How To Break Out Of 'Freeze Mode' & Finally Get Things Done

Stress can make you feel helpless in accomplishing your goals. But it's not forever.

woman in her 20s with natural curly dark hair and a blue tank top Cookie Studios / shutterstock 

We’re taught that being busy is a good thing. We’re always occupied, on the go, and one step ahead. But this nonstop lifestyle, in which we have no time for anything but our obligations, can take a serious toll on our wellbeing. 

Our modern world makes it nearly impossible for us not to feel stressed. Between deadlines, bills, traffic, and debt, we can easily fall sick and stagnant. We would all like to break out of cycles and progress toward our goals, but we can’t do so until we’ve sorted out our emotions and ensured our minds are at peace.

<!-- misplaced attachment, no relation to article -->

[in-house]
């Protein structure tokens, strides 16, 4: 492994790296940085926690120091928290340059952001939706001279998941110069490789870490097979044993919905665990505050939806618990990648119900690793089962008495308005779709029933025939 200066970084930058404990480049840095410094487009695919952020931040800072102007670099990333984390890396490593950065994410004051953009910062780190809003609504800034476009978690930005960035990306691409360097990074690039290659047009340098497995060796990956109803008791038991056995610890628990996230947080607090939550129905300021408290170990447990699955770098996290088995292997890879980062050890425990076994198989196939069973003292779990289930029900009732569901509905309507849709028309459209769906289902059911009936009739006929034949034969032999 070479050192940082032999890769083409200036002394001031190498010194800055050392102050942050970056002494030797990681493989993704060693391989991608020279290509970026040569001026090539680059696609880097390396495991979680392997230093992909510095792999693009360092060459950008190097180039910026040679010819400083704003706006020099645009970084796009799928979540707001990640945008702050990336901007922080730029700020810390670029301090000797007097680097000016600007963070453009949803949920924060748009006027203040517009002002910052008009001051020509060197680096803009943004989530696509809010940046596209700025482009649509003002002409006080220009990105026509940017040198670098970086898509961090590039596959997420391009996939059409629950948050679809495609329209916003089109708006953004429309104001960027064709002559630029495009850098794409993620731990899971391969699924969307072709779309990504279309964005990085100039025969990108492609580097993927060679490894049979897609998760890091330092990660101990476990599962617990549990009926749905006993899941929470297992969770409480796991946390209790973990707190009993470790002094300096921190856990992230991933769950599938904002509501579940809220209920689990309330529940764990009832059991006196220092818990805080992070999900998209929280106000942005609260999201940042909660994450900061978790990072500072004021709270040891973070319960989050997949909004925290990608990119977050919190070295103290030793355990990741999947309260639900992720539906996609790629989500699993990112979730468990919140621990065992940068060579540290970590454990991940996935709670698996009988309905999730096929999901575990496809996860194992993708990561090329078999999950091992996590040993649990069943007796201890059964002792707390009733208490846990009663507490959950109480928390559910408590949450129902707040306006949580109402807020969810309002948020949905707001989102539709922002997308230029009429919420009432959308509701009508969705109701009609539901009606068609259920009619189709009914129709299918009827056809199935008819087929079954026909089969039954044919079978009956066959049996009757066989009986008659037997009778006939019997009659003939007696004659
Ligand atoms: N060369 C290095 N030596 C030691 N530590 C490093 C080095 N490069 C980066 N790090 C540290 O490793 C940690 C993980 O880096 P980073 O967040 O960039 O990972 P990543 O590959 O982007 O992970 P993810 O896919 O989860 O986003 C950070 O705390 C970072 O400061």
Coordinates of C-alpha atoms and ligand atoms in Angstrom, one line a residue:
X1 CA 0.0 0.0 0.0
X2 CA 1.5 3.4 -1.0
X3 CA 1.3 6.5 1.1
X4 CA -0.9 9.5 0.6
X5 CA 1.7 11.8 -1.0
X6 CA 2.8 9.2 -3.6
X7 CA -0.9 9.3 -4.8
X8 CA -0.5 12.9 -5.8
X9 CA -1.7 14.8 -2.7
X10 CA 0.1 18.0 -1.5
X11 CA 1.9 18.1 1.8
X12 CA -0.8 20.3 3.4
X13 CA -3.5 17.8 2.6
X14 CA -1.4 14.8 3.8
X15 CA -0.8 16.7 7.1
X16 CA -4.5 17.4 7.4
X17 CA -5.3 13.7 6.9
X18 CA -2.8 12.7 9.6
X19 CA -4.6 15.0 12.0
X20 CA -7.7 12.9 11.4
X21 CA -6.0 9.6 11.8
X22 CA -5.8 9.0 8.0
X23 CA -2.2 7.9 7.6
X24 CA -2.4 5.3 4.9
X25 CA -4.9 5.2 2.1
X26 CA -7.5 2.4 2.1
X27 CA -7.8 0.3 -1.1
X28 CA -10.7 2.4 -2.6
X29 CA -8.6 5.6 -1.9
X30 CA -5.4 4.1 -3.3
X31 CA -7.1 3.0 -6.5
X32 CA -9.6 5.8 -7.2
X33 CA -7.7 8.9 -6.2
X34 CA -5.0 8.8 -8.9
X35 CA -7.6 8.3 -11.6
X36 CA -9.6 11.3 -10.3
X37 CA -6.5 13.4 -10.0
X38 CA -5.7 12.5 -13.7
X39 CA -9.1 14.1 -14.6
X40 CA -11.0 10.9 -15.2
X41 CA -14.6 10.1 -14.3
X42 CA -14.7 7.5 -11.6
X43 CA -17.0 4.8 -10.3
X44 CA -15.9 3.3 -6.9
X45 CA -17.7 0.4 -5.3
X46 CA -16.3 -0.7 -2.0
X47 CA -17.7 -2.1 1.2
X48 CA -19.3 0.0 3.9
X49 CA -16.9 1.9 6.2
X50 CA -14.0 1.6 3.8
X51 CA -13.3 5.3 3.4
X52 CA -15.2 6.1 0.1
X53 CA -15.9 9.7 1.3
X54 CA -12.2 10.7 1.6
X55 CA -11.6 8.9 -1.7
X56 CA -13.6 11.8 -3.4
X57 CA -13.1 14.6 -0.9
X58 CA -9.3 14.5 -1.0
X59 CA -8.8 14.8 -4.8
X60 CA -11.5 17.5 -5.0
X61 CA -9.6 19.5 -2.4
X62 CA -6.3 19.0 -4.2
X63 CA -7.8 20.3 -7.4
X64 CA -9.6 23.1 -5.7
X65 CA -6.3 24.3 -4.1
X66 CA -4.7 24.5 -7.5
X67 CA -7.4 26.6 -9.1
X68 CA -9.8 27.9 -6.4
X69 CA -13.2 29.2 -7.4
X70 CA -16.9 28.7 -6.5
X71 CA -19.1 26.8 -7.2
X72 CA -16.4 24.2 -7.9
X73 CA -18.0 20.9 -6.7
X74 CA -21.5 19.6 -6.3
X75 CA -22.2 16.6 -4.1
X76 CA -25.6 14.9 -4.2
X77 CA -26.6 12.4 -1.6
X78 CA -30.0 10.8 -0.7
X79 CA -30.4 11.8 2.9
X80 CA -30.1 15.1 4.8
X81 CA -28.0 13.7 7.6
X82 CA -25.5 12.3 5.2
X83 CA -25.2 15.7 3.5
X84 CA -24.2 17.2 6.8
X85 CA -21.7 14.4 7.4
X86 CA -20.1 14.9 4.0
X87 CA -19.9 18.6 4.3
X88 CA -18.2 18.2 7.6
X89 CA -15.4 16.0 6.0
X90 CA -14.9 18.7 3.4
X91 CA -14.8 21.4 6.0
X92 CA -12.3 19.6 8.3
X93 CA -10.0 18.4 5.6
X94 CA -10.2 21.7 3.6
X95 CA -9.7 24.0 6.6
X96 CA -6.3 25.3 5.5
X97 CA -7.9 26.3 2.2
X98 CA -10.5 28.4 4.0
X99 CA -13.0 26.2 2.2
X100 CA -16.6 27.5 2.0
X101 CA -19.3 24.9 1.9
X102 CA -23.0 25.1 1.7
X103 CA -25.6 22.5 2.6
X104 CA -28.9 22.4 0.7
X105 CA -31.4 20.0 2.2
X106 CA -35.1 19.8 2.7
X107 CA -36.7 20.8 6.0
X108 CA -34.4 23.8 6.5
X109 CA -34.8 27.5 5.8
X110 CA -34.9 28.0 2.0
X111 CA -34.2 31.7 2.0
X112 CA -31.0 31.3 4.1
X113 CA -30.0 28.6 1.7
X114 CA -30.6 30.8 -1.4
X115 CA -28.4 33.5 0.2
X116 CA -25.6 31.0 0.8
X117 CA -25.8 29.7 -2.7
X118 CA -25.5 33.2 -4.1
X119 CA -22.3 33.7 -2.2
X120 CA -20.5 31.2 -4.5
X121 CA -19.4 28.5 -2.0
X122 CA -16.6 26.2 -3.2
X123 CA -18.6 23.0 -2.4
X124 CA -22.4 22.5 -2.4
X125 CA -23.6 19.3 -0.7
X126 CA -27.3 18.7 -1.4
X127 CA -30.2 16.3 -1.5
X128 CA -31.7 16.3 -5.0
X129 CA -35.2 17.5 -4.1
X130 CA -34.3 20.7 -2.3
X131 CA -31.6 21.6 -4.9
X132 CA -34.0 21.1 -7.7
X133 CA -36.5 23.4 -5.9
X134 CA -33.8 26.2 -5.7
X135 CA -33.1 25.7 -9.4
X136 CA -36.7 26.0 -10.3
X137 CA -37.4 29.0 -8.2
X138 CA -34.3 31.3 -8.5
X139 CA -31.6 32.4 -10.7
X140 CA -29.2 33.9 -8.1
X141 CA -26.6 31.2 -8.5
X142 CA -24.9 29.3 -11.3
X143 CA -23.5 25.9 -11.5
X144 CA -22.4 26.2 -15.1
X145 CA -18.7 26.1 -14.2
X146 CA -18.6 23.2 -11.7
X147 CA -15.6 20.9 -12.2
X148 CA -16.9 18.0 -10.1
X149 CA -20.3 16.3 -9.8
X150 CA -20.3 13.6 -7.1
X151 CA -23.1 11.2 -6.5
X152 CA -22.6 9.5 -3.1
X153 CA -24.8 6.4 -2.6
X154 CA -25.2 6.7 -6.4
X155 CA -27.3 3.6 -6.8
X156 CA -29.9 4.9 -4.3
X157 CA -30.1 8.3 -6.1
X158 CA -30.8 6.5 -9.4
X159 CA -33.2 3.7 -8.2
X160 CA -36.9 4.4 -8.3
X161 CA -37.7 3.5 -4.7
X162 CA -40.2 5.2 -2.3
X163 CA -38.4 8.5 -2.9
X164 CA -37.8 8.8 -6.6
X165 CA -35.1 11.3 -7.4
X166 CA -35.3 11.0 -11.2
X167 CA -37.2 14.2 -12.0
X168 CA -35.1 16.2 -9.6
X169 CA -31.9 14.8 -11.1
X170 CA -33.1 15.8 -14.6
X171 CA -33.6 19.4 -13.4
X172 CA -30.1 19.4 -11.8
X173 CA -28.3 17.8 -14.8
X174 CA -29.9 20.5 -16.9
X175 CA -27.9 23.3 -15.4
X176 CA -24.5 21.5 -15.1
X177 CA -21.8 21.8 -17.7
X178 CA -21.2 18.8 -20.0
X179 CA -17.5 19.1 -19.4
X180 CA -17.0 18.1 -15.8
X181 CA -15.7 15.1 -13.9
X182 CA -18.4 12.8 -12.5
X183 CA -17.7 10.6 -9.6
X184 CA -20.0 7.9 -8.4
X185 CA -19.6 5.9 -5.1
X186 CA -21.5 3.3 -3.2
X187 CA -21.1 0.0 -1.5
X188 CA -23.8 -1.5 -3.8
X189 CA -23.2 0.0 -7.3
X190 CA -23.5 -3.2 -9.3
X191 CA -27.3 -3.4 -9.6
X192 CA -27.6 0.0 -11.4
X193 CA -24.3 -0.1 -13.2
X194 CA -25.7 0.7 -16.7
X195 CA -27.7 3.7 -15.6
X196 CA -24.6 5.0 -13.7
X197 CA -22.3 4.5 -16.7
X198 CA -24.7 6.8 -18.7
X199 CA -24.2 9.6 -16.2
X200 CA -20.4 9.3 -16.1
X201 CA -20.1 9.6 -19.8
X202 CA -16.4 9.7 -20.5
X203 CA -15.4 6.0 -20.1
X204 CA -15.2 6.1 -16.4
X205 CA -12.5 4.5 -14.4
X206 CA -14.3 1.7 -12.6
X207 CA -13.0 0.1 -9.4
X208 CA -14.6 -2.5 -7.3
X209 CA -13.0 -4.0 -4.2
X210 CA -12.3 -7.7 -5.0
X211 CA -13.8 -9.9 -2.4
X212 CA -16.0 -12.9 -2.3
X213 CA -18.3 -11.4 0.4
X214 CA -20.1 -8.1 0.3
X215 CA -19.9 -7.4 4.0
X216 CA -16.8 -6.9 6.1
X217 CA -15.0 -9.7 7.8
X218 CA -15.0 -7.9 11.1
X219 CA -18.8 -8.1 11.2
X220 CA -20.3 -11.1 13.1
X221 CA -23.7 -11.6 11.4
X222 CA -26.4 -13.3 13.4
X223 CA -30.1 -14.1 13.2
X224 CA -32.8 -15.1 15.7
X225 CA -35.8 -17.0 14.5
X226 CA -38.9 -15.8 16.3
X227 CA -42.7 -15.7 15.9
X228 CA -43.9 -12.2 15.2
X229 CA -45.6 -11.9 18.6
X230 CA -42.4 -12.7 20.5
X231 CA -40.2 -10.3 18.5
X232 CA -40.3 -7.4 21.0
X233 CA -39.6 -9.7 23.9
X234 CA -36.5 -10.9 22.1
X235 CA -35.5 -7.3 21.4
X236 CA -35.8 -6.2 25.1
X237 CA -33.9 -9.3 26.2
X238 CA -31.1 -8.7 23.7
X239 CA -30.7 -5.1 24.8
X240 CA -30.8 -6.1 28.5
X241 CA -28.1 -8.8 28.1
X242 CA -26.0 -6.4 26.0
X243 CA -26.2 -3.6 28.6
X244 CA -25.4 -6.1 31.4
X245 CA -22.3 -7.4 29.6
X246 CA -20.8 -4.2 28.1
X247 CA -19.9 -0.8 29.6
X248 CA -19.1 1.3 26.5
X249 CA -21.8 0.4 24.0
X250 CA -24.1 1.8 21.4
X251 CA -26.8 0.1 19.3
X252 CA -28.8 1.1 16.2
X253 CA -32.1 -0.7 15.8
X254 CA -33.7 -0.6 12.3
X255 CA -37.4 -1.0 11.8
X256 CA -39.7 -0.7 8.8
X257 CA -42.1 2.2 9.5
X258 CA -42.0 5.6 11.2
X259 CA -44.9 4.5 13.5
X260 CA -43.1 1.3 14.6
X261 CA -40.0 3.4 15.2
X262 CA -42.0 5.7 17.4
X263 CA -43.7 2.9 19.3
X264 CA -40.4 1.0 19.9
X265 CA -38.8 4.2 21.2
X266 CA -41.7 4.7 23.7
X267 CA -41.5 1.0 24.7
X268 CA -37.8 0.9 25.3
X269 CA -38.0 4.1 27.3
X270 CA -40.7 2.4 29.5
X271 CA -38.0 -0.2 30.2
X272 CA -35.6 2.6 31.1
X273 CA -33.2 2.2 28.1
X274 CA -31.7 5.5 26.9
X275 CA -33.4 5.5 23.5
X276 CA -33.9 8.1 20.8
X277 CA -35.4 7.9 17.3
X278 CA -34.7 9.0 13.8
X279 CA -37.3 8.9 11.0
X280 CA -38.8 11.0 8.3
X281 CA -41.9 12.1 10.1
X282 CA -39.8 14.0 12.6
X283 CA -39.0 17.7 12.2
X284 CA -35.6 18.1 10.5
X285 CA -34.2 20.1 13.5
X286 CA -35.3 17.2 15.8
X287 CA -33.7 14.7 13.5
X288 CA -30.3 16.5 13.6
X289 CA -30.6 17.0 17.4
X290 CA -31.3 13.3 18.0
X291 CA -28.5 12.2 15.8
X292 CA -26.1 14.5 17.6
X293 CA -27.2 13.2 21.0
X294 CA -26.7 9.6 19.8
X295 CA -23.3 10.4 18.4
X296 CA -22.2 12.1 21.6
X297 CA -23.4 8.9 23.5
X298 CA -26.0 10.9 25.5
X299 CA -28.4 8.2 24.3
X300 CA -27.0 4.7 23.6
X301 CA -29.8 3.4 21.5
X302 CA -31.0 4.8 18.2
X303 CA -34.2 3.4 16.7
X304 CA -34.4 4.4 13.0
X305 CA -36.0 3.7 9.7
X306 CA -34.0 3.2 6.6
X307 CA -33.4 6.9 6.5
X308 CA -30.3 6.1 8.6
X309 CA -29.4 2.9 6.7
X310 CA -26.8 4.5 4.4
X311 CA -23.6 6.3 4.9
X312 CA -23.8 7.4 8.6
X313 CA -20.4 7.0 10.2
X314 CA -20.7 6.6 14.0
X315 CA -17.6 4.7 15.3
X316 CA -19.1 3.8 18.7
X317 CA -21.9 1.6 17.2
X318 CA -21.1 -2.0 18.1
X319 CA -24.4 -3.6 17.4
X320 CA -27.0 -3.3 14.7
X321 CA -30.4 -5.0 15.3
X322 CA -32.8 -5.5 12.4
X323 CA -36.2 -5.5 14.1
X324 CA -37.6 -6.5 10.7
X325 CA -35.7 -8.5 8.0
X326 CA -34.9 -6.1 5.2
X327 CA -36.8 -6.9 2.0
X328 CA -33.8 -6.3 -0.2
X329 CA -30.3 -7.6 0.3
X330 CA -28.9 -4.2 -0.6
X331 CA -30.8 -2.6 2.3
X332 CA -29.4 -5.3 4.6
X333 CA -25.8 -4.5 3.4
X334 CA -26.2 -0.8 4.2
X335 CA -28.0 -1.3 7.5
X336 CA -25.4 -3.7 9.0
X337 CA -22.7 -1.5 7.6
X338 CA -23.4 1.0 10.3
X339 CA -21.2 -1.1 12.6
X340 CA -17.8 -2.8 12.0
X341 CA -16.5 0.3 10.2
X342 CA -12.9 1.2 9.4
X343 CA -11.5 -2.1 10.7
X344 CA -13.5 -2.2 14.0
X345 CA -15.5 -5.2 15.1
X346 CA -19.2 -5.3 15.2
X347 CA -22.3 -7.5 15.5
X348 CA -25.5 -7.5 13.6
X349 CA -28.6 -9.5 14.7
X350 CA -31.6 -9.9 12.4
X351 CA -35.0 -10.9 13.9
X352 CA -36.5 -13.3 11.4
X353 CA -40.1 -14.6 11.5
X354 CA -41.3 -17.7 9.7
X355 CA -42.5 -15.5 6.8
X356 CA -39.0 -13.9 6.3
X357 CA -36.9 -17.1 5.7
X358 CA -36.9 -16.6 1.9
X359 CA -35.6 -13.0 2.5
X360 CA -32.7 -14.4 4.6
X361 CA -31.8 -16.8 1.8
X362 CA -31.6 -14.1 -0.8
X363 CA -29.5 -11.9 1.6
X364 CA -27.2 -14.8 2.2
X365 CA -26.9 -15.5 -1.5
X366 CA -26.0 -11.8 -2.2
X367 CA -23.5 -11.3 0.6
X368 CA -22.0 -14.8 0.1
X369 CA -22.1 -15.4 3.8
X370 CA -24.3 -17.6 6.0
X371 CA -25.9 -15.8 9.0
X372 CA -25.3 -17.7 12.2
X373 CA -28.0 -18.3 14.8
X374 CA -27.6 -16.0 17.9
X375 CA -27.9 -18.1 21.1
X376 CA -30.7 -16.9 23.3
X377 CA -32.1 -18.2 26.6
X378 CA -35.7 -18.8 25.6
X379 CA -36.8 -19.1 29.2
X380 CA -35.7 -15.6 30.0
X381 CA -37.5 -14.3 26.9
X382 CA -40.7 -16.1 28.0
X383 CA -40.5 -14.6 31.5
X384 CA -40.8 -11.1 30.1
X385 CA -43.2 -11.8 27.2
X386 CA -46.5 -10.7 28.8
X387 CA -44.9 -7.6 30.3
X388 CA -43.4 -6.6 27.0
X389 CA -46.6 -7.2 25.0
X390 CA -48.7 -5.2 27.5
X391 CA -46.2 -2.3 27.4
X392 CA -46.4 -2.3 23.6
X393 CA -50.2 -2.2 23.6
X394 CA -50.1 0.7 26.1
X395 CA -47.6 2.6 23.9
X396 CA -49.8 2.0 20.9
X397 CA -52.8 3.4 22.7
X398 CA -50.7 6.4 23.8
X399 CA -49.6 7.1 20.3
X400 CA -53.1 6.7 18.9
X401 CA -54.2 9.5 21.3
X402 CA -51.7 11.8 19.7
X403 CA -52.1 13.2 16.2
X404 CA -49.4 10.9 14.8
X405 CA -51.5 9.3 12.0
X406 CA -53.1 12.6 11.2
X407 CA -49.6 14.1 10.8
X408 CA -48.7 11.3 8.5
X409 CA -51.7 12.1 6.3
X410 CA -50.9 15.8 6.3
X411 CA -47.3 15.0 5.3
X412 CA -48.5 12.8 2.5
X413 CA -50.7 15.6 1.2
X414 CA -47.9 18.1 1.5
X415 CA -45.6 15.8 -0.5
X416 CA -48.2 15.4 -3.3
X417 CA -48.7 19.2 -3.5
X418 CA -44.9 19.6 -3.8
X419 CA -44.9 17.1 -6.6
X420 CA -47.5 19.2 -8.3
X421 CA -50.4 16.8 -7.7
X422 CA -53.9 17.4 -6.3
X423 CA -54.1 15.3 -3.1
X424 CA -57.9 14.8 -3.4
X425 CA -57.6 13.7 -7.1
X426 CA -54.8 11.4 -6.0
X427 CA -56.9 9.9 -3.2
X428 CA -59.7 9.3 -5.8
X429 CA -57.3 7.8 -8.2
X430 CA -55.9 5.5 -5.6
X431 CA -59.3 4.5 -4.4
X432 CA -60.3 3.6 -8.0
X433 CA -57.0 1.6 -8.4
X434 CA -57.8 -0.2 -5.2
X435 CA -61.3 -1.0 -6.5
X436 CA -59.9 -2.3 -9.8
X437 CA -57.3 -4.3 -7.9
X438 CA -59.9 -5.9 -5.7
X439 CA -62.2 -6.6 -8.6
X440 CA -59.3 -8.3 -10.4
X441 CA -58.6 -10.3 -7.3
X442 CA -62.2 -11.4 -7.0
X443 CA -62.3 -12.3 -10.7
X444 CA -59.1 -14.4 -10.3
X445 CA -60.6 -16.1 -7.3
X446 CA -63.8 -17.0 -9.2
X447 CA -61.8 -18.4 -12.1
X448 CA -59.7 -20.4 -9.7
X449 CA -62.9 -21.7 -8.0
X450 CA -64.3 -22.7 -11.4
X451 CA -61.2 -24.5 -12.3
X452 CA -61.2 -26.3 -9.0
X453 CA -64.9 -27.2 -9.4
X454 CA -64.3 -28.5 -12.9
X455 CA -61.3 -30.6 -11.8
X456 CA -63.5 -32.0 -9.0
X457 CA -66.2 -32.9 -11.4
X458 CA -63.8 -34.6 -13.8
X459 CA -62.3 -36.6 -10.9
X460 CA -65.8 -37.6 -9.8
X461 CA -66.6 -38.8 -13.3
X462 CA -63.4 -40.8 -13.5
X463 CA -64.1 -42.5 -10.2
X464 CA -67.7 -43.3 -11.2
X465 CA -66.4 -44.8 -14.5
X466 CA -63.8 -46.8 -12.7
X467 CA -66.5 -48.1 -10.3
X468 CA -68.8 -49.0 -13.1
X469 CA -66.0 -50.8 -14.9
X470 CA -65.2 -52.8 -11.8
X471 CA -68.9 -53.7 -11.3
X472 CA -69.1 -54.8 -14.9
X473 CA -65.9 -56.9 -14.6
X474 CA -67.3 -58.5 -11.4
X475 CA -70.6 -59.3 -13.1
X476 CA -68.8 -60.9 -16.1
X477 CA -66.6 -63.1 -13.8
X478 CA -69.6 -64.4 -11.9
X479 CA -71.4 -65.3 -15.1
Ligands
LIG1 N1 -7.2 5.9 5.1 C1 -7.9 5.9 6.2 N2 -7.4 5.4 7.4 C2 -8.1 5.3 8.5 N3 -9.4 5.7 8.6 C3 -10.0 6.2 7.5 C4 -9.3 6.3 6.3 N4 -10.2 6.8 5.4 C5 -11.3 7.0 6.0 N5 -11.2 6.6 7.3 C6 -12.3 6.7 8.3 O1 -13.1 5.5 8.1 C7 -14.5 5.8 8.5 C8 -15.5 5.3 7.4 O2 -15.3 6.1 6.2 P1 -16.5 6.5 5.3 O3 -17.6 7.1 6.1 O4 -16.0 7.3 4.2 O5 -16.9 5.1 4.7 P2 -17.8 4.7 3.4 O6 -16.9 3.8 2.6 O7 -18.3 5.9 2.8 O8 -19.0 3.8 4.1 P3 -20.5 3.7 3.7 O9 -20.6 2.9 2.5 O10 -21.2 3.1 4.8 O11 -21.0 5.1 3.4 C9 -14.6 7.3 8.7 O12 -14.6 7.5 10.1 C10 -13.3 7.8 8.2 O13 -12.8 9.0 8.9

Stress goes beyond our ‘fight or flight’ mechanism, the automatic response to a perceived threat. It can cause us to enter something called freeze mode, a state in which we find it nearly impossible to take any action. Think of a deer in headlights: the animal senses oncoming danger yet it remains rooted to the spot.


In terms of daily life, freeze mode can translate into avoiding tasks because they seem overwhelming, not being able to make decisions, and experiencing an overall sense of dread. Even small actions like not wanting to partake in social activities, feeling a sense of heaviness in certain parts of the body, and finding that we can’t stop scrolling on social media can indicate freeze mode.

RELATED: 5 Subtle Ways Stress Completely Screws Up Your Life

How to break free from 'freeze mode' by going deeper into the problem